So what, exactly? It’s not our fault, then? There’s a weird fatalism that underlies this article, and its conclusion that the solution is more robust components is almost certainly not how we’re going to resolve the problem of architecting and maintaining a complex system, but it does offer one flavor of how the public is being trained to think about this issue: Who Needs Hackers?
Yes, hackers are still out there, and not just teenagers: malicious insiders, political activists, mobsters and even government agents all routinely test public and private computer networks and occasionally disrupt services. But experts say that some of the most serious, even potentially devastating, problems with networks arise from sources with no malevolent component.
Whether it’s the Los Angeles customs fiasco or the unpredictable network cascade that brought the global Skype telephone service down for two days in August, problems arising from flawed systems, increasingly complex networks and even technology headaches from corporate mergers can make computer systems less reliable. Meanwhile, society as a whole is growing ever more dependent on computers and computer networks, as automated controls become the norm for air traffic, pipelines, dams, the electrical grid and more.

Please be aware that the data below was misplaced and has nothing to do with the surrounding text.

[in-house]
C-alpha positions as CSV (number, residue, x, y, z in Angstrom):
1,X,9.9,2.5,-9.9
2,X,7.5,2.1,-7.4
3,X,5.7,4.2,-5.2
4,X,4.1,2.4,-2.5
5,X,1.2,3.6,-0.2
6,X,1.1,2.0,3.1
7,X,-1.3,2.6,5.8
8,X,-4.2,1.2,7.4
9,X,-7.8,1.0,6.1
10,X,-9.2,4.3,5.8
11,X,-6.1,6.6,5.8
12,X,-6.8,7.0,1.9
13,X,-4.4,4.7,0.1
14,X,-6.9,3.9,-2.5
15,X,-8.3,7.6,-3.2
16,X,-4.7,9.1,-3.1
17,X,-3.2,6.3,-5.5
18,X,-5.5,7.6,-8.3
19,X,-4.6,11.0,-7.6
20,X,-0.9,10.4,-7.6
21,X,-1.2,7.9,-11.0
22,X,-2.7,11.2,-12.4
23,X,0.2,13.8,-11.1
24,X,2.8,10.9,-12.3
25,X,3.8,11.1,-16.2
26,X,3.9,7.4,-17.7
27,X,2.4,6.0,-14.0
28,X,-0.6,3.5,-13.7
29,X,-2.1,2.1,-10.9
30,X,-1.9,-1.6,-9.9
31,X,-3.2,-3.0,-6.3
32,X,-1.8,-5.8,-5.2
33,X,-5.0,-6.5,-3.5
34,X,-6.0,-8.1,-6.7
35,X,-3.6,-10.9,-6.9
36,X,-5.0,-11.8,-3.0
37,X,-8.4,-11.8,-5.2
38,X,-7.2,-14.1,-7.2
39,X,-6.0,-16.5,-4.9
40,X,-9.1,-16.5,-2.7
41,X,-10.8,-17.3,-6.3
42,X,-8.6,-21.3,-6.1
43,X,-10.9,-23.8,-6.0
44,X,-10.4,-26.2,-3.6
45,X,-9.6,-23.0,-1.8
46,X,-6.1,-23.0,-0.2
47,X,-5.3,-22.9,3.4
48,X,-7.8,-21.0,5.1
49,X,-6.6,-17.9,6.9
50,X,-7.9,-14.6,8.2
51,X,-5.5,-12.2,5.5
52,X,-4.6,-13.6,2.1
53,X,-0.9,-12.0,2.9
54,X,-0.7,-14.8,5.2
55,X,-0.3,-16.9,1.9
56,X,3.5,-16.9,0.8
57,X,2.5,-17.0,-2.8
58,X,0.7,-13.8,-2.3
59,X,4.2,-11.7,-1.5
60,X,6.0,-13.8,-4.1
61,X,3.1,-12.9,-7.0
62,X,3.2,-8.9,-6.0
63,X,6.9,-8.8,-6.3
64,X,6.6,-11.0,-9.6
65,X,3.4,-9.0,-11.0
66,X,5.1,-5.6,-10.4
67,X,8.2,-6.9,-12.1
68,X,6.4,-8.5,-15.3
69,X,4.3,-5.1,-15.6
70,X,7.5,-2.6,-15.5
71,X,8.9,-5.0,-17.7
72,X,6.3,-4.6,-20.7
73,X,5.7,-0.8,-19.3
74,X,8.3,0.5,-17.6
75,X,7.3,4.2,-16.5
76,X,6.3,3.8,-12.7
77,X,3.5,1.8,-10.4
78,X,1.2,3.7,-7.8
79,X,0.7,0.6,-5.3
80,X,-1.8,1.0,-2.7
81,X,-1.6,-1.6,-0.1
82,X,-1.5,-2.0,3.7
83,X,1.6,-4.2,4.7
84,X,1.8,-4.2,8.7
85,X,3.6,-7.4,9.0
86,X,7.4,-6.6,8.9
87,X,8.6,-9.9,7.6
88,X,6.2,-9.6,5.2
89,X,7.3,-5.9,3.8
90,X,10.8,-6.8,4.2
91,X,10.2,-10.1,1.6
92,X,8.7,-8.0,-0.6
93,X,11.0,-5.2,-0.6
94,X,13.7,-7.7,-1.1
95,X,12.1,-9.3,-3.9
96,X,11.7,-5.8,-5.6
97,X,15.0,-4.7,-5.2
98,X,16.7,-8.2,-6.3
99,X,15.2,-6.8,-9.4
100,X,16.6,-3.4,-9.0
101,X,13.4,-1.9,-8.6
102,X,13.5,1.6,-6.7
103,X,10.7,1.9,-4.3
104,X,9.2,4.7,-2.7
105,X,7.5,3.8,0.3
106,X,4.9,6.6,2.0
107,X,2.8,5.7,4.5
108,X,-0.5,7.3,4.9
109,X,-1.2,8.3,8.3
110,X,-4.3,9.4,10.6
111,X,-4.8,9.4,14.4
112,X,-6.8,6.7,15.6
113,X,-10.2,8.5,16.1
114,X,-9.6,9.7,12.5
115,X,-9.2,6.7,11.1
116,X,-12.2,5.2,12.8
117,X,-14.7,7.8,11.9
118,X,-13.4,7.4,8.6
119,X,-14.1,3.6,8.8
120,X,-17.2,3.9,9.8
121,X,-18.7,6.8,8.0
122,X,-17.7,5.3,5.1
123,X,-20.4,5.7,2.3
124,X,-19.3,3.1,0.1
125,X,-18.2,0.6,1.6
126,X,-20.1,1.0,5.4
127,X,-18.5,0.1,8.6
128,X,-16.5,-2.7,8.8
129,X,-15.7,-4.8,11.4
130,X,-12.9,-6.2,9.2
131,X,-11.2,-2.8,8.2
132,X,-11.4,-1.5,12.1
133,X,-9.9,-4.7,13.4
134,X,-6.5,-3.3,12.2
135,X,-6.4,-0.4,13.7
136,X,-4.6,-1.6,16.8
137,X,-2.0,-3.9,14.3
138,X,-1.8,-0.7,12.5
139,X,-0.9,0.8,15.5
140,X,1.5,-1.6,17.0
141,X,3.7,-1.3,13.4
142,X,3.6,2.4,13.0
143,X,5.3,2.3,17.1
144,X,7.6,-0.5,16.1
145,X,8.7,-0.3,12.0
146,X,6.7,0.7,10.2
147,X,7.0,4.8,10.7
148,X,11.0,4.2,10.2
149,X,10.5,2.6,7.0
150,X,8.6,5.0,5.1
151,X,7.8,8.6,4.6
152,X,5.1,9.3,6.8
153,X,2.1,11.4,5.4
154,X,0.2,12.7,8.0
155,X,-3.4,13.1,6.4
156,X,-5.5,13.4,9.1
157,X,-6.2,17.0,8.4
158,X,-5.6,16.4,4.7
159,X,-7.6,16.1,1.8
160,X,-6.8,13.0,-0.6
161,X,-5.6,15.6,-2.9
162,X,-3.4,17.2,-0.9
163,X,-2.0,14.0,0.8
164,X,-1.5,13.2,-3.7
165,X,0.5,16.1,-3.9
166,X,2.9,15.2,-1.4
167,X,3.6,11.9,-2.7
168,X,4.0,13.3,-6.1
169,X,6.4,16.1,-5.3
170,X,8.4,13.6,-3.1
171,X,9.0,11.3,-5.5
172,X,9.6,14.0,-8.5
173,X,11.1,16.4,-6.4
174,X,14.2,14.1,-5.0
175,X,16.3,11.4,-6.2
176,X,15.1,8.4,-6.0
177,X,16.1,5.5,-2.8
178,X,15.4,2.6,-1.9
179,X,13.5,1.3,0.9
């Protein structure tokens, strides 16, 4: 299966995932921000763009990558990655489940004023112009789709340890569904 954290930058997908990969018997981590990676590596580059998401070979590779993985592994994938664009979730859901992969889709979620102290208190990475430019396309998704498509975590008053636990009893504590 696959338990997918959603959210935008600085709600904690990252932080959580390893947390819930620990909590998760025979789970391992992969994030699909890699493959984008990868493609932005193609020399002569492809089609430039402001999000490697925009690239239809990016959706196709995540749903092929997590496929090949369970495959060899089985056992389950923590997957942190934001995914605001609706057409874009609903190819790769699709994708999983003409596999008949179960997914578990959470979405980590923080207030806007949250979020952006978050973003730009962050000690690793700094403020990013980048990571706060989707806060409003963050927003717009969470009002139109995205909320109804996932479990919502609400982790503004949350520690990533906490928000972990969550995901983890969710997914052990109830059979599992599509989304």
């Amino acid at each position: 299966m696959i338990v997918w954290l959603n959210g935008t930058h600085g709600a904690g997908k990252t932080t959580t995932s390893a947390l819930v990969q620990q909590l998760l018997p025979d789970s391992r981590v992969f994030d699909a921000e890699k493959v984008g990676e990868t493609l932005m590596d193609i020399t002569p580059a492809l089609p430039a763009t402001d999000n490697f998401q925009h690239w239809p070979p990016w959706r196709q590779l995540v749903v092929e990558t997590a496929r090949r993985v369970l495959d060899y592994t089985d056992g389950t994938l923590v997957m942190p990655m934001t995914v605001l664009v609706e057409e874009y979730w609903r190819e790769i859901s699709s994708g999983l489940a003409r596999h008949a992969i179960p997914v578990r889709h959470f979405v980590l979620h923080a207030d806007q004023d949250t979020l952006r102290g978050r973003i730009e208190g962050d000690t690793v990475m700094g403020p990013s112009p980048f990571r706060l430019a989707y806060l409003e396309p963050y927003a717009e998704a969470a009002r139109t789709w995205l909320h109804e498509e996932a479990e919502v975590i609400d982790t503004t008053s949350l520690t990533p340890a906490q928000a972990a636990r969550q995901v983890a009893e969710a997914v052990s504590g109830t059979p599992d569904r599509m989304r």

“We don’t need hackers to break the systems because they’re falling apart by themselves,” said Peter G. Neumann, an expert in computing risks and principal scientist at SRI International, a research institute in Menlo Park, Calif.